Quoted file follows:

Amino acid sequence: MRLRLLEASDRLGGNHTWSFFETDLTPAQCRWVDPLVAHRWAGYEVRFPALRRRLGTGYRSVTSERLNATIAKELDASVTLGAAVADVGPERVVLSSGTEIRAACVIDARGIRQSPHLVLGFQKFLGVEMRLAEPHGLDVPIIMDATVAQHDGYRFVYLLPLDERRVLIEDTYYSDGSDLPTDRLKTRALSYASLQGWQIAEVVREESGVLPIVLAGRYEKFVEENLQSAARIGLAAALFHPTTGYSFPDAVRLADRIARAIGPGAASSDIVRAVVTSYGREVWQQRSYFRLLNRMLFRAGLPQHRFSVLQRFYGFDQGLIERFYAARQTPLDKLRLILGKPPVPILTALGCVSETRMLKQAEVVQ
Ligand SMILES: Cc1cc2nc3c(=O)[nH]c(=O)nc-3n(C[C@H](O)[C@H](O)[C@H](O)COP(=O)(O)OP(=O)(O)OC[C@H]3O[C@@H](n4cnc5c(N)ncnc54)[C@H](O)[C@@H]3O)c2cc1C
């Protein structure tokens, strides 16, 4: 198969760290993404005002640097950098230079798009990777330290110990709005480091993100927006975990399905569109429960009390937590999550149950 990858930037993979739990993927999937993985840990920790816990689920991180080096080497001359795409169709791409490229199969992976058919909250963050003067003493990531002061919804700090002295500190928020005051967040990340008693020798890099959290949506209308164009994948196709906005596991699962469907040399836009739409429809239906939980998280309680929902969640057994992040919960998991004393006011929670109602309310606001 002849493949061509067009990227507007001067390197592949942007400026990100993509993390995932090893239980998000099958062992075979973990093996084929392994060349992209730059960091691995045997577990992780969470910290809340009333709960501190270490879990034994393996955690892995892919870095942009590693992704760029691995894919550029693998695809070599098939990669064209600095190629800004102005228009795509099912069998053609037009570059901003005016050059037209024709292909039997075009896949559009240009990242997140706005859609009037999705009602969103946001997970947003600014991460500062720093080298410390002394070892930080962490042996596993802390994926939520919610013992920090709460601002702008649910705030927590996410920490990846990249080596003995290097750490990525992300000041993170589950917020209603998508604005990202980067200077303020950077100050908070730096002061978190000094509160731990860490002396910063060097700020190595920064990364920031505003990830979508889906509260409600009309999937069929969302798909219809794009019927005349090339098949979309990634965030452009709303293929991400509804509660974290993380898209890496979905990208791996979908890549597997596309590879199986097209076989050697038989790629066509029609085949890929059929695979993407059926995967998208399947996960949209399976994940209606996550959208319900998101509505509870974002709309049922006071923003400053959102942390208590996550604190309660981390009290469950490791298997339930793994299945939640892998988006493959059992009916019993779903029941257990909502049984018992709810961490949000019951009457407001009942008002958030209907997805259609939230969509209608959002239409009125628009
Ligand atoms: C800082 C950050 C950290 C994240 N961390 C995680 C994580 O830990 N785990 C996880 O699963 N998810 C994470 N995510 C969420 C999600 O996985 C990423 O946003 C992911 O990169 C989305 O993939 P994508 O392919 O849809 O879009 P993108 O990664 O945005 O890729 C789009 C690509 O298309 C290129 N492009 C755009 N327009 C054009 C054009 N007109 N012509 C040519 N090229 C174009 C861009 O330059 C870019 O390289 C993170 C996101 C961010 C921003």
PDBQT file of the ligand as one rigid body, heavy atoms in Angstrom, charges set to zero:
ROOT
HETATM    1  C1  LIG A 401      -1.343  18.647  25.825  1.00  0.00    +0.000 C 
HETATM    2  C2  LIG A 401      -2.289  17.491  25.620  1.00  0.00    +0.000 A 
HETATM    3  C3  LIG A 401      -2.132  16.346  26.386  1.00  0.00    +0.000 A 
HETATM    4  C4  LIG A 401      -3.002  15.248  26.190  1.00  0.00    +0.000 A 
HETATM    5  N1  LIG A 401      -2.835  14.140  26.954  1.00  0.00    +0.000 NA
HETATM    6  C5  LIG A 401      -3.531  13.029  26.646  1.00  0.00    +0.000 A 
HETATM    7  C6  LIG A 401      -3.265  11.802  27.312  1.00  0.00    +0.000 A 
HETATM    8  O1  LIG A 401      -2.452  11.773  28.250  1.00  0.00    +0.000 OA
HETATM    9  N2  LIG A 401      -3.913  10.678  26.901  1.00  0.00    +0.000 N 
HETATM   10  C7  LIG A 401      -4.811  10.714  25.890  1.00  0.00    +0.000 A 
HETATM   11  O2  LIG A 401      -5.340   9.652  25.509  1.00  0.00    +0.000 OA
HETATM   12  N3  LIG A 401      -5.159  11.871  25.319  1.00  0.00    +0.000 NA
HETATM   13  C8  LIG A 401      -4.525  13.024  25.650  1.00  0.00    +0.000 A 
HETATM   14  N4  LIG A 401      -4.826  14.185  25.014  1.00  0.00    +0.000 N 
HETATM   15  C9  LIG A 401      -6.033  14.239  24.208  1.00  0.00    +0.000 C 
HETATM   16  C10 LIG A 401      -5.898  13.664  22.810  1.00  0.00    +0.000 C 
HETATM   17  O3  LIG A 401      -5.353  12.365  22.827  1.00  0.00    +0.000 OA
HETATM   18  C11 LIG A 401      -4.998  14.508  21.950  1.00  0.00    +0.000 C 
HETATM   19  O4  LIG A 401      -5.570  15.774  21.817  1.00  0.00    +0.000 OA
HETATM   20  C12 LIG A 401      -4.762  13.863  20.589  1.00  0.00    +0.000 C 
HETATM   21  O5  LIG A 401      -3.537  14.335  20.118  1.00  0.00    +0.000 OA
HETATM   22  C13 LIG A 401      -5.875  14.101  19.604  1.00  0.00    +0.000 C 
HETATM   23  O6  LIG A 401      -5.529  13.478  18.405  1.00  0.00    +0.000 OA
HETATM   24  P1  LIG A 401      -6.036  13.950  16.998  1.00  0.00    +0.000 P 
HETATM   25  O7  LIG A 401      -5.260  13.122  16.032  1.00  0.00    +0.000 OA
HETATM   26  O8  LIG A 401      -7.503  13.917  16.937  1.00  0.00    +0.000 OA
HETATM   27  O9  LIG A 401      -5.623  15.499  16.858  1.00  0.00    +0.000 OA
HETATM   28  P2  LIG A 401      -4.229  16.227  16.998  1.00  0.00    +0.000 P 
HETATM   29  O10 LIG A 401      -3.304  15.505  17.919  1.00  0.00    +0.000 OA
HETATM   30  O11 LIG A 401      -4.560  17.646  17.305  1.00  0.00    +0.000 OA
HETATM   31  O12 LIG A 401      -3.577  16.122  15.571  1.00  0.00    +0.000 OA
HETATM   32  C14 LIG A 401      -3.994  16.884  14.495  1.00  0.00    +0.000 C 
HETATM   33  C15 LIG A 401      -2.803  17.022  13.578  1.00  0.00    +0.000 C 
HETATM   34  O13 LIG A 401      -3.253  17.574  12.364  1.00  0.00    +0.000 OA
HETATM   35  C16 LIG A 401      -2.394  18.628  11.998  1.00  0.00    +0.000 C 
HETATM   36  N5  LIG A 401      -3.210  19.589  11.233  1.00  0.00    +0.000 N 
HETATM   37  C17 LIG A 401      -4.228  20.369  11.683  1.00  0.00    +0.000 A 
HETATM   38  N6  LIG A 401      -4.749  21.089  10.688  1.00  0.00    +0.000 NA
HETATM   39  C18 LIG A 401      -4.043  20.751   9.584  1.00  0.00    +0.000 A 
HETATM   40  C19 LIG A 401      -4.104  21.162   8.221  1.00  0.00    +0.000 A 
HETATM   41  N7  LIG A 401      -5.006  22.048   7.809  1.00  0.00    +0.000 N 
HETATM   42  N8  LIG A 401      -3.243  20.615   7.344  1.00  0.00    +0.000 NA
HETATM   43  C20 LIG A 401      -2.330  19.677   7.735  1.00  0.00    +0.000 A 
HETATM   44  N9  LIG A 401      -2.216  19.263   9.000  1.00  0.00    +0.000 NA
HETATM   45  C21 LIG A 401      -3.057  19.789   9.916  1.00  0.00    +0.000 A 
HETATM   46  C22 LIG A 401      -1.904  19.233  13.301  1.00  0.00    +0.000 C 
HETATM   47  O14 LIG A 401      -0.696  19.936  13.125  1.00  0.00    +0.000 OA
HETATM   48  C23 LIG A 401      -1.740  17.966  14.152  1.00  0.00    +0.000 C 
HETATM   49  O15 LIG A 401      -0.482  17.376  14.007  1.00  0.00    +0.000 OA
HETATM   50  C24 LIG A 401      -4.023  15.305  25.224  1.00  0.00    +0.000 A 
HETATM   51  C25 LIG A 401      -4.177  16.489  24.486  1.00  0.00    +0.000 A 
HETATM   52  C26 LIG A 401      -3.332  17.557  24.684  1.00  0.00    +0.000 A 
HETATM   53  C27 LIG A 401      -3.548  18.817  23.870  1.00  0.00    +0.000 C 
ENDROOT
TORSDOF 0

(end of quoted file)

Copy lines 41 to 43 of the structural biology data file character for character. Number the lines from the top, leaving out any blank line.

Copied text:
HETATM   35  C16 LIG A 401      -2.394  18.628  11.998  1.00  0.00    +0.000 C 
HETATM   36  N5  LIG A 401      -3.210  19.589  11.233  1.00  0.00    +0.000 N 
HETATM   37  C17 LIG A 401      -4.228  20.369  11.683  1.00  0.00    +0.000 A 